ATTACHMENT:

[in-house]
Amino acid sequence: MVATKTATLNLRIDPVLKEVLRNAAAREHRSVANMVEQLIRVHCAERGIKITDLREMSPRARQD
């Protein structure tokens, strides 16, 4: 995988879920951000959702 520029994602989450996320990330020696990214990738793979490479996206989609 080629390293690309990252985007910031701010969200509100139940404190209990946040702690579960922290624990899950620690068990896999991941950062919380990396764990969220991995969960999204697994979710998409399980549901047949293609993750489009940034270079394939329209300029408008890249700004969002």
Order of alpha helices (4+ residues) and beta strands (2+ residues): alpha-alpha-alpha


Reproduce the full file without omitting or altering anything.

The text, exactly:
[in-house]
Amino acid sequence: MVATKTATLNLRIDPVLKEVLRNAAAREHRSVANMVEQLIRVHCAERGIKITDLREMSPRARQD
């Protein structure tokens, strides 16, 4: 995988879920951000959702 520029994602989450996320990330020696990214990738793979490479996206989609 080629390293690309990252985007910031701010969200509100139940404190209990946040702690579960922290624990899950620690068990896999991941950062919380990396764990969220991995969960999204697994979710998409399980549901047949293609993750489009940034270079394939329209300029408008890249700004969002």
Order of alpha helices (4+ residues) and beta strands (2+ residues): alpha-alpha-alpha